It’s that time of year. The leaves are nearly finished turning, and most have fallen to the ground. The holidays are upon us.
With that comes spending. A whole lot of spending.
Increased customer traffic during these next months is not uncommon. Transactions will be aplenty, and sales revenue is at its peak as consumers prepare for the giving season. What this also means is the potential visibility of more criminals poised to plan and implement tactful thievery campaigns, robbing from busy retailers who are the ultimate target for payment card fraud schemes. It’s scary for consumers, and it’s scary for retailers who can’t afford to be placed in operative jeopardy by fielding an influx of transaction challenges, and falsified payment information.
It’s not easy to pick up on who is looking to steal from you. However, it is possible if you remain cautious and focused during these busy times. Here are some potential behaviors from prospective customers that might steer you to ask further questions….
Be on the lookout for customers who:
- Purchase a large amount of “inconsistent” merchandise without regard to size, style, color, or price.
- Fail to ask any questions about major purchases.
- Try to distract or rush you during the sale.
- Make purchases and leave the store, but then return to make more purchases.
- Make large purchases just after the store’s opening, or as the store is closing.
- Refuse free delivery for large items.
If you are a card-present merchant with a POS, remind your staff to take these steps to ensure the legitimacy of every card, cardholder, and transaction:
- Check the card security features. All major card companies have unique features built in to aid in protecting your business. Take advantage of them.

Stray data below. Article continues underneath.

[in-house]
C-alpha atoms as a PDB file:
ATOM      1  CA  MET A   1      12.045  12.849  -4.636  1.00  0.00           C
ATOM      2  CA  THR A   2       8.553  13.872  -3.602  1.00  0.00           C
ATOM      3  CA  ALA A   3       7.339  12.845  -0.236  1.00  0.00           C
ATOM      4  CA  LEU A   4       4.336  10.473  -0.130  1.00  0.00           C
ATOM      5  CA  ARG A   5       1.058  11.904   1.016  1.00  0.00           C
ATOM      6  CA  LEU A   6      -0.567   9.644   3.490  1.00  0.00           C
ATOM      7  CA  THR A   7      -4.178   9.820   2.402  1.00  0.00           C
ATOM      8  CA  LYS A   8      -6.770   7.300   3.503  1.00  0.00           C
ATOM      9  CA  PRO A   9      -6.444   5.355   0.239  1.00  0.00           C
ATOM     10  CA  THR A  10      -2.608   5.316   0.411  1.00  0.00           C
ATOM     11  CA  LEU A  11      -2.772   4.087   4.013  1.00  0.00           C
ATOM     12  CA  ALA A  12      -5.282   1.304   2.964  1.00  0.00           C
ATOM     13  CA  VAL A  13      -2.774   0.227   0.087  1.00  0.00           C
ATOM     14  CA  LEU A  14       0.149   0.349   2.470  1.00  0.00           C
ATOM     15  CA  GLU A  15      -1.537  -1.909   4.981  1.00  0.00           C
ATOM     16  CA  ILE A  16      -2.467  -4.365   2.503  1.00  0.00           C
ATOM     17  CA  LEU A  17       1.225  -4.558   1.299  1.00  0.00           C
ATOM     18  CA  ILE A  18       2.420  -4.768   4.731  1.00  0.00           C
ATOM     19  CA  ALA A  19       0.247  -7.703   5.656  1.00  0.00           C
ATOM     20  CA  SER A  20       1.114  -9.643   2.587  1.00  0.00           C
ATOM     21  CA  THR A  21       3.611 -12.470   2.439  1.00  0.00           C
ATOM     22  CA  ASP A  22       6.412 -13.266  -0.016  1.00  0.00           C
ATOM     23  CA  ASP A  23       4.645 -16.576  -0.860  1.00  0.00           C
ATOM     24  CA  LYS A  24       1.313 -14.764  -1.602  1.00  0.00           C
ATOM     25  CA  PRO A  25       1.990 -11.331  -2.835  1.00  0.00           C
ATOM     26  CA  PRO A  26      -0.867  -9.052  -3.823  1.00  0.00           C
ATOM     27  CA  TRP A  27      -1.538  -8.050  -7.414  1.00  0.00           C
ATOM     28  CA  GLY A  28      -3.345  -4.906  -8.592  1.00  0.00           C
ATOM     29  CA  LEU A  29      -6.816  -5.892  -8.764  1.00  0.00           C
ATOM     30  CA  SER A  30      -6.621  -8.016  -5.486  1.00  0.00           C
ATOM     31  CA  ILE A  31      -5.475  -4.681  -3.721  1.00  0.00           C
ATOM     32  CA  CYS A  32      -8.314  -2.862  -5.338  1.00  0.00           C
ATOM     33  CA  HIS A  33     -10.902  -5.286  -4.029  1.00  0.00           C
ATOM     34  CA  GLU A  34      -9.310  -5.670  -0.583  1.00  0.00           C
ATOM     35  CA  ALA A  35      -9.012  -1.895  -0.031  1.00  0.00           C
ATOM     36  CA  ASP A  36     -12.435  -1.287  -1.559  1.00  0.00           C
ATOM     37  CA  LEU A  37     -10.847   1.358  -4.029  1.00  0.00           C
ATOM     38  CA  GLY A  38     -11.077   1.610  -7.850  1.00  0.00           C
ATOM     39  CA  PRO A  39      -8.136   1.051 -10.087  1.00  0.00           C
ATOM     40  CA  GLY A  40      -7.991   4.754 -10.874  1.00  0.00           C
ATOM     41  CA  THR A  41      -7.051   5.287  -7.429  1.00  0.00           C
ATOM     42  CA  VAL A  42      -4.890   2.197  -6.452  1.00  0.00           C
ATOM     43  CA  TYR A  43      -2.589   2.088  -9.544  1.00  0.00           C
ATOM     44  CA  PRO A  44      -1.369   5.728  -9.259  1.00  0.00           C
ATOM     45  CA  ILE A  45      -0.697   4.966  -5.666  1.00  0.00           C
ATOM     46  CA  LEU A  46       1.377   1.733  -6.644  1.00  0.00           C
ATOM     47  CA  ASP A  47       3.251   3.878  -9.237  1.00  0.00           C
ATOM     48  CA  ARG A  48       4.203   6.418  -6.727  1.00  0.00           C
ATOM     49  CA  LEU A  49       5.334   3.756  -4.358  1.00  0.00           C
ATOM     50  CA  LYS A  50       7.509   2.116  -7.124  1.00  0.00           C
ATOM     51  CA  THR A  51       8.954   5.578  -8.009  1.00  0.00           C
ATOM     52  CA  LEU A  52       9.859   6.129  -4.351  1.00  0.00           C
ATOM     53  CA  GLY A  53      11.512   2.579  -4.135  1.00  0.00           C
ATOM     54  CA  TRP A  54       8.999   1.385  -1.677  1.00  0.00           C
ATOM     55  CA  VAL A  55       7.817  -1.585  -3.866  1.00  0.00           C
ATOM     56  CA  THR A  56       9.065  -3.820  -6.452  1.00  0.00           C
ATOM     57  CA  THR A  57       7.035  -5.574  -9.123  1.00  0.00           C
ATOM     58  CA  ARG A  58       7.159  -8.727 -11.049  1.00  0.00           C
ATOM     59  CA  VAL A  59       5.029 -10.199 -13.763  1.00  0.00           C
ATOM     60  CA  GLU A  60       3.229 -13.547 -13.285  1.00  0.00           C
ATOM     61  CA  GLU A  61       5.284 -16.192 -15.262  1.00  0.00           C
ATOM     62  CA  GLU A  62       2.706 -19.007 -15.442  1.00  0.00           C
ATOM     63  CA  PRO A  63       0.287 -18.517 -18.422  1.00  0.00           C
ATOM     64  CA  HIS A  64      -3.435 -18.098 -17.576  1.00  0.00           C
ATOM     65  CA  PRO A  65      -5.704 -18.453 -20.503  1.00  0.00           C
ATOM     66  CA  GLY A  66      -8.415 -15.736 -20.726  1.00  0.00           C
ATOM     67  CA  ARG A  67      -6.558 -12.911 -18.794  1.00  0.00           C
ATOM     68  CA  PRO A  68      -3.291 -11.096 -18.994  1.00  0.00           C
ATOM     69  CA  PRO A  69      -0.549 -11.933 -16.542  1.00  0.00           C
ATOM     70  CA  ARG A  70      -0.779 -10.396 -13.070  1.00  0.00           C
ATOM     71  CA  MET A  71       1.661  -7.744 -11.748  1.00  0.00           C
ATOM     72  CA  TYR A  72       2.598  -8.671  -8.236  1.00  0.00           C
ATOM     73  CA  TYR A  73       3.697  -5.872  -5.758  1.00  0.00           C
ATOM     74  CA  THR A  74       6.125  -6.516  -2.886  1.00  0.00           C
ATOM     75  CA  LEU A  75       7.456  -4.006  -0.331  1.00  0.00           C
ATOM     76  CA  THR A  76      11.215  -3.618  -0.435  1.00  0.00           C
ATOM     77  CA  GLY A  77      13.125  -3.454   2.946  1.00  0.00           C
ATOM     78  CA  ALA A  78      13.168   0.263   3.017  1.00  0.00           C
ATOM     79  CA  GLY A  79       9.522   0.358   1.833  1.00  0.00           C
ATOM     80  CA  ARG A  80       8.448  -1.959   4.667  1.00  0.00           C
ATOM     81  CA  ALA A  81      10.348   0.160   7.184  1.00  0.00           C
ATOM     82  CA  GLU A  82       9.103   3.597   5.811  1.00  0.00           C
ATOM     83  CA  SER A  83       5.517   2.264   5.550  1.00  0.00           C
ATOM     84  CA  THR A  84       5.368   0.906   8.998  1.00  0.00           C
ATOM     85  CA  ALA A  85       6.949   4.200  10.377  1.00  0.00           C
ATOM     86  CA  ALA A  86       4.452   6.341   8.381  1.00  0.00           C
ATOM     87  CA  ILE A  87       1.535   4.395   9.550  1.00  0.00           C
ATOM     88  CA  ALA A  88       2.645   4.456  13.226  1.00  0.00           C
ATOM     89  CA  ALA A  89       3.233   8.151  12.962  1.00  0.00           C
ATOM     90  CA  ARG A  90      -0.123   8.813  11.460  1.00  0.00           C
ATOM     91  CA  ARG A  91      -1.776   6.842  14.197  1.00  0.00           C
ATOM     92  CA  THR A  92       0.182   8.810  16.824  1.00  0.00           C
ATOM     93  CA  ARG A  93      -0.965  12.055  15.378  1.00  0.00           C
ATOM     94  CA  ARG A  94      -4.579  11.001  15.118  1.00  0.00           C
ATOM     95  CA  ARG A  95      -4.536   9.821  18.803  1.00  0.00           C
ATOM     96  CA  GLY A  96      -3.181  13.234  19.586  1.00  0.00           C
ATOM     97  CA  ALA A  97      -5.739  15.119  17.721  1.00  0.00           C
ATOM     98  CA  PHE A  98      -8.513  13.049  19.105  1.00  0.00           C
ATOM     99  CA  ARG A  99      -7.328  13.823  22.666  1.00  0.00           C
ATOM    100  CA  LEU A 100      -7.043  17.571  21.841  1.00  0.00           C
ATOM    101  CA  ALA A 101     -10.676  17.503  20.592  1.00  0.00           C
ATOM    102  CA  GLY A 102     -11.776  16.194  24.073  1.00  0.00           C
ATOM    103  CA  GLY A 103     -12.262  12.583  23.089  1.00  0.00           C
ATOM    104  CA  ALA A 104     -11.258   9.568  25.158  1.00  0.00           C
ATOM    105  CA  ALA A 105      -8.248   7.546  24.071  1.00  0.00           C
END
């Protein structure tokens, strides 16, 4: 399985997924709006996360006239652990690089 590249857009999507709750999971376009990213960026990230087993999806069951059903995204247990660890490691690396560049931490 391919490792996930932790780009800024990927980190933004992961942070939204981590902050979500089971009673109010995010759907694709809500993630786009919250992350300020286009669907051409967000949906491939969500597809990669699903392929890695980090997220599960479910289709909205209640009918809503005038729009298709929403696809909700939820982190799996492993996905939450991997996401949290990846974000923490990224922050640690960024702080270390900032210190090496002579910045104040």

- Make sure the presented payment card has not been altered.
- Swipe the stripe. Swipe the card through the terminal in one direction only to obtain authorization.
- Check the authorization response. Take appropriate action for the specific response.
- Match the numbers. Check the embossed number on the card against the four digits of the account number displayed on the terminal.
- Request a signature. Have the cardholder sign the transaction receipt.
- Check the signature. Be sure that the signature on the card matches the one on the transaction receipt.
Some of these thoughts may seem tedious, especially when you’re being inundated with customers, but they’re all there to better protect and serve you.
And finally, make note of the information being provided by credit card companies as they work to help maintain a high level of security as well. For example:
Visa is committed to helping merchants better understand how they can best protect their businesses and customers. As part of this commitment, Visa regularly posts data security alerts on www.visa.com/cisp. These alerts focus primarily on common security vulnerabilities, attack methods, and emerging risks identified in the payment system. Keep your organization informed by accessing alerts, bulletins, and webinars by subscribing to RSS feeds at www.visa.com/cisp.
Again, protect yourself, your business, and your customers from fraud and security breaches. It takes some work, but far less work than what is headed your way if you look past the options you have in front of you.
Enjoy the holiday season!